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Caught in a Salary Negotiation Trap? NEVER, EVER Do This…

Wallet with coins on top

When it comes to salary negotiations, experts will tell you to postpone such discussions until you have been offered the job. That does not mean you should wait until that time to craft your negotiation story.

Imagine this: You have moved to a different state where the economy isn’t booming and the job market is gloomy. You have been applying for jobs and getting interviews but not the offer. Finally, in one of these interviews you are asked about the salary you are expecting. You are thrilled, and you start your answer “Well, I am new to the city, I know the job market isn’t that hot right now. Although I have the credentials for the position, and several years of experience, I only have two years experience in the field. I am willing to start at an entry-level salary of $50K.”

The interviewer wraps up the interview and you leave, feeling a bit uncertain. Imagine a few days later you see the same job advertised with a salary range of $70-$100K. What do you do?

This is a real scenario that happened to one of my clients. I listened to him as he explained his dilemma. Family circumstances necessitated the move, and now he is in a situation where he has to get a job, any job – even an entry-level one. I could sense the desperation in his voice.

Salary negotiation is not a comfortable topic for most people. It becomes even harder when our words and body language tell a story of desperation. As desperate as you may be though, never, ever do what this client did. George C. Fraser, Chairman and CEO of FraserNet Inc. said, “Never bargain or job hunt from a position of weakness. Soar like an eagle, even when you are feeling like a wounded pigeon.” Easier said than done, but there are tools to help job candidates navigate the salary negotiation maze.

The first step is to conduct research so you are more informed when the discussion comes up. At minimum, start with tools such as Salary.com, Payscale.com, salary.monster.ca, Careerjournal.com and Salaryexpert.com. Canada’s Job Bank also has information. These tools allow you to conduct research about salary ranges based on industry, location, job title, experience, etc.

A new resource featured recently on Fast Company, is Paysa.com. One of its cofounders, Chris Bolte told Fast Company that the goal for the platform is to help people figure out how to understand what their value is in the market, and prepare them to have a more balanced, data-driven conversation with either a current or future employer.

To use the tool, a candidate would enter information such as job title, years of experience, company, location, education level, and skill set, and the Paysa platform would give a comprehensive picture of what the candidate is worth in the market.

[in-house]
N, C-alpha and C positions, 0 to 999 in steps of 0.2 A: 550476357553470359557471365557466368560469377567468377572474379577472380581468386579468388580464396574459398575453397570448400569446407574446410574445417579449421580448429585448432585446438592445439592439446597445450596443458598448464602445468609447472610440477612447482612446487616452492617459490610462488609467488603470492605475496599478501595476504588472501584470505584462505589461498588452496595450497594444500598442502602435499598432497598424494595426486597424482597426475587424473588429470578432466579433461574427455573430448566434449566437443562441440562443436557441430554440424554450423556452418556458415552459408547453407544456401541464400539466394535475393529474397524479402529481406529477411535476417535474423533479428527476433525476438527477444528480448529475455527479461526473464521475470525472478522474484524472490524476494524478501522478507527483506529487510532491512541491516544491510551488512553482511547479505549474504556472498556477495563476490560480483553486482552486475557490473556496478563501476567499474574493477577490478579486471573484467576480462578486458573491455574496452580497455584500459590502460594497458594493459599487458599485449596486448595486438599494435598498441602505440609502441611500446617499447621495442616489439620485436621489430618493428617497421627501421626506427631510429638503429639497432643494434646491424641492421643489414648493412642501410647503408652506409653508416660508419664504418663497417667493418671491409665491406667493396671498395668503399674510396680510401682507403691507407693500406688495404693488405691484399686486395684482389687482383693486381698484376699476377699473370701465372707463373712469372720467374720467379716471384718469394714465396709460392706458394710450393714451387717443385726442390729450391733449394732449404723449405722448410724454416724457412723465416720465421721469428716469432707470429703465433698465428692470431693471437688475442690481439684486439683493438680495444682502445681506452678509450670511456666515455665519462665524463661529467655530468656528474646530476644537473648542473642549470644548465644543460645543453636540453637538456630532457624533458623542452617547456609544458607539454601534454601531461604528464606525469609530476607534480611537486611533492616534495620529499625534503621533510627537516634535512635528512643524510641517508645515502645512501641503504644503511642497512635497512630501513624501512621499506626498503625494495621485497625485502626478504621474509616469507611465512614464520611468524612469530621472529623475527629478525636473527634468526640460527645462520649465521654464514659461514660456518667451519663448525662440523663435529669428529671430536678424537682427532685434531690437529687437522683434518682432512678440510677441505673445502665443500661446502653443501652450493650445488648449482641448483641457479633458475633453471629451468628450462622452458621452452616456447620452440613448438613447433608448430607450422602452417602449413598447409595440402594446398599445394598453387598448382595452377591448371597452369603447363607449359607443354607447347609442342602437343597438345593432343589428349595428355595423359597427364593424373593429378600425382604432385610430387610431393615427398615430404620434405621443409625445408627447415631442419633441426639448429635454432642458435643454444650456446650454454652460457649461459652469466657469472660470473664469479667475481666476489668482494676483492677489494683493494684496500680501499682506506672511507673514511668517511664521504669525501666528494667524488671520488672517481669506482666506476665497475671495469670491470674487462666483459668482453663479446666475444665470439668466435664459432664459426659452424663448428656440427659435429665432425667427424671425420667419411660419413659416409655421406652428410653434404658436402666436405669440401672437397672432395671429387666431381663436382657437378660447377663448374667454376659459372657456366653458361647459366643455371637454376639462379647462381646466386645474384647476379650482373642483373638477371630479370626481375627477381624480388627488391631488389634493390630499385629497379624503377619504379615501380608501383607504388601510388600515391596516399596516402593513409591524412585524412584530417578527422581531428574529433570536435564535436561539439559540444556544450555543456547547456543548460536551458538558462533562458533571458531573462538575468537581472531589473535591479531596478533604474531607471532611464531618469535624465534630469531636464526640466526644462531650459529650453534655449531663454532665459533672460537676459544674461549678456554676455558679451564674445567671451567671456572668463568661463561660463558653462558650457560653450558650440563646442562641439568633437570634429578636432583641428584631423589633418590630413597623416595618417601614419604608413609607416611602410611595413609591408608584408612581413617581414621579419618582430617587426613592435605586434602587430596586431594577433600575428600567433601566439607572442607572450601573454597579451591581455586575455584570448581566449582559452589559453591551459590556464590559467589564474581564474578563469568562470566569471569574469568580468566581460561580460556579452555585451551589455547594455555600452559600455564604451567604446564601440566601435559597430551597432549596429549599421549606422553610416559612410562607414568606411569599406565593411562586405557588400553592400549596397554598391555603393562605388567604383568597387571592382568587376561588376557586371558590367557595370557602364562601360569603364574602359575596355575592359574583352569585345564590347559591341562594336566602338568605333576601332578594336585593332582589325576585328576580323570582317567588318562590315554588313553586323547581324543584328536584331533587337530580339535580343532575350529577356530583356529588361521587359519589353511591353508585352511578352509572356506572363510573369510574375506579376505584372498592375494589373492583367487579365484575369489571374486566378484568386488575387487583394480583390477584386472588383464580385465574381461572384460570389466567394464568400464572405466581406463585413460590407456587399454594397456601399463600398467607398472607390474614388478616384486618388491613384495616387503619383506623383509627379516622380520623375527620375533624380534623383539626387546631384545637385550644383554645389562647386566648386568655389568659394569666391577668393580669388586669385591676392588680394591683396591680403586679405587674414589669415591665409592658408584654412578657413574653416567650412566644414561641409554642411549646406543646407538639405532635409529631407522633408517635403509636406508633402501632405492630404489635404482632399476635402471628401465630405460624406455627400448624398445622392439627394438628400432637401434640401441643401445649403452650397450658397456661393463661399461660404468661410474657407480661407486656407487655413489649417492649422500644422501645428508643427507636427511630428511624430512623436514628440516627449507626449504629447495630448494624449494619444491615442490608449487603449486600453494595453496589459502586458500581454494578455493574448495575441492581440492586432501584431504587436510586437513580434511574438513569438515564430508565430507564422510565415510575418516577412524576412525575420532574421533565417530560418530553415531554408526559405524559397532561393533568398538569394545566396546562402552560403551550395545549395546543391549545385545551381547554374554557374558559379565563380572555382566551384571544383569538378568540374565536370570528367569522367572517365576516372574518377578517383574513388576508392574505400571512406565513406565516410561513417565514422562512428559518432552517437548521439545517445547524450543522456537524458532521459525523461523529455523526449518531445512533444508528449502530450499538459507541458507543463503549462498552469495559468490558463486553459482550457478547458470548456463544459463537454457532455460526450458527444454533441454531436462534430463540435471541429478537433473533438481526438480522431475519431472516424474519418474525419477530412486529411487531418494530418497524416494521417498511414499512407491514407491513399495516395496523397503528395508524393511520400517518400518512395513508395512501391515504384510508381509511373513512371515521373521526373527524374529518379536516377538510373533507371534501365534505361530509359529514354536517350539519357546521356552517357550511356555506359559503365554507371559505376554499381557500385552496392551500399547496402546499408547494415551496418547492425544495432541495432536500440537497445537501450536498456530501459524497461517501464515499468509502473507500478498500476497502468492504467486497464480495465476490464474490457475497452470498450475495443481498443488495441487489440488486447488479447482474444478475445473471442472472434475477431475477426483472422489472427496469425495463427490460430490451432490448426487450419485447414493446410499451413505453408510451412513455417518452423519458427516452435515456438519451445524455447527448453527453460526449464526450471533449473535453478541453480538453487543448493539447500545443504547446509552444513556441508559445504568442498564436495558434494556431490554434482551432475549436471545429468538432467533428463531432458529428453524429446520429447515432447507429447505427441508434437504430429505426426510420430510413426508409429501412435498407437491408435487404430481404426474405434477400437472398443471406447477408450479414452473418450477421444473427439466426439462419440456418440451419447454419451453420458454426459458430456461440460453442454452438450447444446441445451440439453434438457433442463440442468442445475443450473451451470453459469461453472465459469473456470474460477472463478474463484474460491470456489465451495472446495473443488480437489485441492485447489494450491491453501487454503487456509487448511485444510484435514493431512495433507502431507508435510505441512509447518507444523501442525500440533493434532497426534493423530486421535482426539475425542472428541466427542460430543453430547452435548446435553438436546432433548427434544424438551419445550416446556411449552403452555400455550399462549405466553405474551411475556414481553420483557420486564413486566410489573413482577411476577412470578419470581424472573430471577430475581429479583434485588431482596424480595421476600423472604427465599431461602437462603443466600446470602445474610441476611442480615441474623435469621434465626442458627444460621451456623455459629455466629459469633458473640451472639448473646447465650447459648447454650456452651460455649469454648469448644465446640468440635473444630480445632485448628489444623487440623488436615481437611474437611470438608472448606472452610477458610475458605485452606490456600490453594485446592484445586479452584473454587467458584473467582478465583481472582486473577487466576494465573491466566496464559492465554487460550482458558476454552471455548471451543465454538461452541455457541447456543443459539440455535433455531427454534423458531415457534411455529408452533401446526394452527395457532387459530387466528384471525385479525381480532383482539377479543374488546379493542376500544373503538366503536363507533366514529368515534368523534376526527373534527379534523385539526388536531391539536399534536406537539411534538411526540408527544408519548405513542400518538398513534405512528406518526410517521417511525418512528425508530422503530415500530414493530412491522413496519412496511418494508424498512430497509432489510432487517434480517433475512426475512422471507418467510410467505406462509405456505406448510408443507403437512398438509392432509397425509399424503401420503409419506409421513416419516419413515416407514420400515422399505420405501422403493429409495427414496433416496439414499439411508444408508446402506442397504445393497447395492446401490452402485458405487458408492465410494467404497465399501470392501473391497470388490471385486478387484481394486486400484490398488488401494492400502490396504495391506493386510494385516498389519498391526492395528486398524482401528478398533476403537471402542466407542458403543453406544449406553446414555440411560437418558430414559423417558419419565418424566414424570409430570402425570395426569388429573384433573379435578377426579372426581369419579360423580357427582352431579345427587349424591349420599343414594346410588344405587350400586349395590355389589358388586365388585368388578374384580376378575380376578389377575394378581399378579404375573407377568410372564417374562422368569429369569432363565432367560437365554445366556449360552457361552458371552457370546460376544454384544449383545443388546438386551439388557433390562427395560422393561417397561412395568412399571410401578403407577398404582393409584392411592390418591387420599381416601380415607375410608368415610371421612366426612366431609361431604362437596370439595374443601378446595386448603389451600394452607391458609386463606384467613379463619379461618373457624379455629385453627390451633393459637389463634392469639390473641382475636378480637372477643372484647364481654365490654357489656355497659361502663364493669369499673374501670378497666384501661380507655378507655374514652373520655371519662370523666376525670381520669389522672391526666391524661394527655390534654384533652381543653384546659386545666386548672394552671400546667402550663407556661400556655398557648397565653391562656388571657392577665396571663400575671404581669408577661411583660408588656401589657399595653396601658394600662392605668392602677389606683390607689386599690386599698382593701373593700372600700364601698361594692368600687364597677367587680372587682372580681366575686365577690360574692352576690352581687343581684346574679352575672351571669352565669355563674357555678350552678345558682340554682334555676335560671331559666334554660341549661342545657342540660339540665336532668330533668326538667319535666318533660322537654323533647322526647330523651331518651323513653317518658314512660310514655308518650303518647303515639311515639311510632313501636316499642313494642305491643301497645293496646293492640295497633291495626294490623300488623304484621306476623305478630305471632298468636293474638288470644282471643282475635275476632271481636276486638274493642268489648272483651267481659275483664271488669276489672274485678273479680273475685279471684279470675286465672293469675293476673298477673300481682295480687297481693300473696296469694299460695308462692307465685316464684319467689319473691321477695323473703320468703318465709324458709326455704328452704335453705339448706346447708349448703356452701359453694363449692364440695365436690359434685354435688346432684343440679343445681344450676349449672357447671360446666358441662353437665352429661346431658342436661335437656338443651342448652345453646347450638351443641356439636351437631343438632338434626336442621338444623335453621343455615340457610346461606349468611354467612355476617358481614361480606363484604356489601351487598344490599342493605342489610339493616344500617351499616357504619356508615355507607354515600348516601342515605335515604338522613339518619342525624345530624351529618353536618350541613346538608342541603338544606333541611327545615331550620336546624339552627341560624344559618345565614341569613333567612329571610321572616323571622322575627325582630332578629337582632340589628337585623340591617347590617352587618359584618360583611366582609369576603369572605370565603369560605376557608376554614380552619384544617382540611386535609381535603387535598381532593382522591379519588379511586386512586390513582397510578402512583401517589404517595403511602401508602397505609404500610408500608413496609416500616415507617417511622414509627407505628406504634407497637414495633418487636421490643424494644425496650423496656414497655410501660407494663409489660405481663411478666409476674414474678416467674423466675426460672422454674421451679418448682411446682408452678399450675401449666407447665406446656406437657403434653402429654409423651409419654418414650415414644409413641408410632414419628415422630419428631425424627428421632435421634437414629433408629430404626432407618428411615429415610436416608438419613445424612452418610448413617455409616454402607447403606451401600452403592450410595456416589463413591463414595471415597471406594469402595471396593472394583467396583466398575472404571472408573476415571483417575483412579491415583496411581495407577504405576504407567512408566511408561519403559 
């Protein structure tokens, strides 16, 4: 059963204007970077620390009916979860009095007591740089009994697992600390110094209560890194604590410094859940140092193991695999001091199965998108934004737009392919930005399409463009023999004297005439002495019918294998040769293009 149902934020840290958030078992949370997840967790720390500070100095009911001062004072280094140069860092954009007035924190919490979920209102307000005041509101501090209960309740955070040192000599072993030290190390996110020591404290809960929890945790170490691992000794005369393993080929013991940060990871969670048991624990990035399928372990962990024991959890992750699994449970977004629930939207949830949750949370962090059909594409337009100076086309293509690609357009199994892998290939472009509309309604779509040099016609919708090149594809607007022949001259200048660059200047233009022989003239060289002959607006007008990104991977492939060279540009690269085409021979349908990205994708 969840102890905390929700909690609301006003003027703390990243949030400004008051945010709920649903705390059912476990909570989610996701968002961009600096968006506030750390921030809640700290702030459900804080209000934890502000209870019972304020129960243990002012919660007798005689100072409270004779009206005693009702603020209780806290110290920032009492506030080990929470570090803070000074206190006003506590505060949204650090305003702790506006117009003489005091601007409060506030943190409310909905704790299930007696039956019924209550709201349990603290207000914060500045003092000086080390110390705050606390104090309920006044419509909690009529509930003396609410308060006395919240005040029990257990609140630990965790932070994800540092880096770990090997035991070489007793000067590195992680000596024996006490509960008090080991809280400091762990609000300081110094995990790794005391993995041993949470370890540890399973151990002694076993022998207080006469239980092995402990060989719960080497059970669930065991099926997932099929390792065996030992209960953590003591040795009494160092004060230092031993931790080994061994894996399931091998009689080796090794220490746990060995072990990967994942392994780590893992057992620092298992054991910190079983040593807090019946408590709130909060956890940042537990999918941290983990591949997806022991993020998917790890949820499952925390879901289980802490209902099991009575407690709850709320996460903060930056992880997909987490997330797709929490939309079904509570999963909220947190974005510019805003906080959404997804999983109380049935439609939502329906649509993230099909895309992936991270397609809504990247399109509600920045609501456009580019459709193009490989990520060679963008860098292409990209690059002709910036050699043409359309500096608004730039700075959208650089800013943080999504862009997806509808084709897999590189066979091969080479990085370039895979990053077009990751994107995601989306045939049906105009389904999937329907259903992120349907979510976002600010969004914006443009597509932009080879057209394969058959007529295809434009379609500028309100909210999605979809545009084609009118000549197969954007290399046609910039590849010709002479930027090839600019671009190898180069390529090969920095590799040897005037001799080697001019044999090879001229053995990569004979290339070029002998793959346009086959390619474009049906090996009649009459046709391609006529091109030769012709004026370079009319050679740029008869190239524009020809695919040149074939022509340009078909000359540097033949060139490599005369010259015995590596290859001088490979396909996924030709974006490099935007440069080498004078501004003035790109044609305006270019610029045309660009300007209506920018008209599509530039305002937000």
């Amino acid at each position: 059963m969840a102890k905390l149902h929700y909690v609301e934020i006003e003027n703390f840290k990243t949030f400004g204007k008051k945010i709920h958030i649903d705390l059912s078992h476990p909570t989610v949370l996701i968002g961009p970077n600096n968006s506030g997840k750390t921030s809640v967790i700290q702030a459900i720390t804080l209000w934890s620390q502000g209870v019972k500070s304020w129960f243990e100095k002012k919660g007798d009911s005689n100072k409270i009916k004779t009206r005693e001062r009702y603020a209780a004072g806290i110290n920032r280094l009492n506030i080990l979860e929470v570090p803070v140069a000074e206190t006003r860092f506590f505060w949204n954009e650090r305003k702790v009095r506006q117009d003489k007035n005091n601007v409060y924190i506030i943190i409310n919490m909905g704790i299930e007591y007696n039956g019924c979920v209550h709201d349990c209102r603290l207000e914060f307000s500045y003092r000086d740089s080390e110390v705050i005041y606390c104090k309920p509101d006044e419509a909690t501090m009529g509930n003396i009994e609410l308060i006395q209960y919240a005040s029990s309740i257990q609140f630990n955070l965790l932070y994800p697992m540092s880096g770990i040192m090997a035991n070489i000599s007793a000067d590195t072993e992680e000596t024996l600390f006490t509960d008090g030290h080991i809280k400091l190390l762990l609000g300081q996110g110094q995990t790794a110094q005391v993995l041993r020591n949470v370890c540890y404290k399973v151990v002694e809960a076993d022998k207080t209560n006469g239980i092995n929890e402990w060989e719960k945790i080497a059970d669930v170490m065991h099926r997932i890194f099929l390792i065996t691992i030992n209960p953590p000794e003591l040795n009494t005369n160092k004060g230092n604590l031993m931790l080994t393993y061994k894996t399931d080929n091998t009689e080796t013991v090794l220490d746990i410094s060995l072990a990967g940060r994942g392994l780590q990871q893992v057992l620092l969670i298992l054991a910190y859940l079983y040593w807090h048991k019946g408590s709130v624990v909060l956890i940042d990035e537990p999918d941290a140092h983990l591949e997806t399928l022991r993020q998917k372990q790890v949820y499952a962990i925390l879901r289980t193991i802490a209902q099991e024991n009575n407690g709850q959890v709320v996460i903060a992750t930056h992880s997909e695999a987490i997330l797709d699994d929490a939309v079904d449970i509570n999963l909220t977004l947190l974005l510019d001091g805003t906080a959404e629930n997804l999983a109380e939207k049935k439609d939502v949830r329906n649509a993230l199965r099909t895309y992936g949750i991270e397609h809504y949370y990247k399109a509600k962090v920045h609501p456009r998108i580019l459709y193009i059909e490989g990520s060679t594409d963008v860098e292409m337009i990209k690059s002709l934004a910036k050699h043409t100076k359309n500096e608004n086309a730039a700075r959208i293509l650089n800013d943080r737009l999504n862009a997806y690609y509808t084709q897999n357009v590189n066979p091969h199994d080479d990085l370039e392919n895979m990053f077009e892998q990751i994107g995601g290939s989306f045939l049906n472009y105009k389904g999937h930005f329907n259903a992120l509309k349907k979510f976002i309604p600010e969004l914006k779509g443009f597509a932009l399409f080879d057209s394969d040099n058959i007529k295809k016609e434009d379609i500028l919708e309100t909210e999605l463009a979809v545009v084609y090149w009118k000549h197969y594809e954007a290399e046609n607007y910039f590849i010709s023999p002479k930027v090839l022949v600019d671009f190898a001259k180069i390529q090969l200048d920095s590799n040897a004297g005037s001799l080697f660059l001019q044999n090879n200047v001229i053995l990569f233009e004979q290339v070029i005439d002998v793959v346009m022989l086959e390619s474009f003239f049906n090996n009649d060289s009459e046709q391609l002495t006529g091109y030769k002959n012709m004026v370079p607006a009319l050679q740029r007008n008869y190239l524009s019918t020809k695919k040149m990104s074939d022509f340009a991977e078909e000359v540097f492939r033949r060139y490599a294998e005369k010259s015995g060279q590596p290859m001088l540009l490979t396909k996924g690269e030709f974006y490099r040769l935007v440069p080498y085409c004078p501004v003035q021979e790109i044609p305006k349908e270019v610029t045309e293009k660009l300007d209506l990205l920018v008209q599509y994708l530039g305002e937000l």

Having said all of the above, it’s important to keep in mind that salary figures are not universally applicable. You need to take into consideration locations (cities, regions, provinces, states or territories). Having some information puts you in a better position to negotiate.

While you are negotiating don’t get stuck on the dollar figure. Some companies might not pay the salary you want, but you could negotiate for additional vacation, a more flexible work schedule, company-paid training, or other perks. These, if converted to dollars, could raise your total compensation package.

Additional Advice from an Expert

Carole Martin, President of The Interview Coach, and contributor to my book, Tell Stories Get Hired, said that the first rule of salary negotiation is to be prepared with your numbers. You need to know what you want. You never want to be caught off-guard. When they ask you questions about salary you want to be prepared and ready with answers.

You have several options when faced with the question:

  • You can tell them what you were making at your last job. (Weigh the pros and cons before you offer this information).
  • You can give them a range that is acceptable to you – making sure that the lowest number is enough to cover your basic needs. (Better way of handling this difficult question).
  • You can postpone the discussion until you have more facts about the company and the entire package. (If possible this is the best scenario for you. Only then will you be able to do a fair comparison of what you have made in the past; satisfy your own basic needs; and get the deal that is the best for you).

How you handle the salary negotiation discussion will be key to your ability to get what you want, and more, and you won’t get caught in a salary negotiation trap.

 

About 

I am Daisy Wright, an award winning certified career management and interview coach, author, and certified resume strategist. I collaborate with executives, managers, and mid-career professionals in all aspects of their career and job search to help them get hired FASTER! I am the Founder and Chief Encouragement Officer of The Wright Career Solution and quite passionate about diversity and inclusion and women's issues.

Website: www.thewrightcareer.com
LinkedIn: http://www.linkedin.com/in/daisywright
Twitter: @CareerTips2Go

About Daisy

I am Daisy Wright, an award winning certified career management and interview coach, author, and certified resume strategist. I collaborate with executives, managers, and mid-career professionals in all aspects of their career and job search to help them get hired FASTER! I am the Founder and Chief Encouragement Officer of The Wright Career Solution and quite passionate about diversity and inclusion and women's issues.

Website: www.thewrightcareer.com
LinkedIn: http://www.linkedin.com/in/daisywright
Twitter: @CareerTips2Go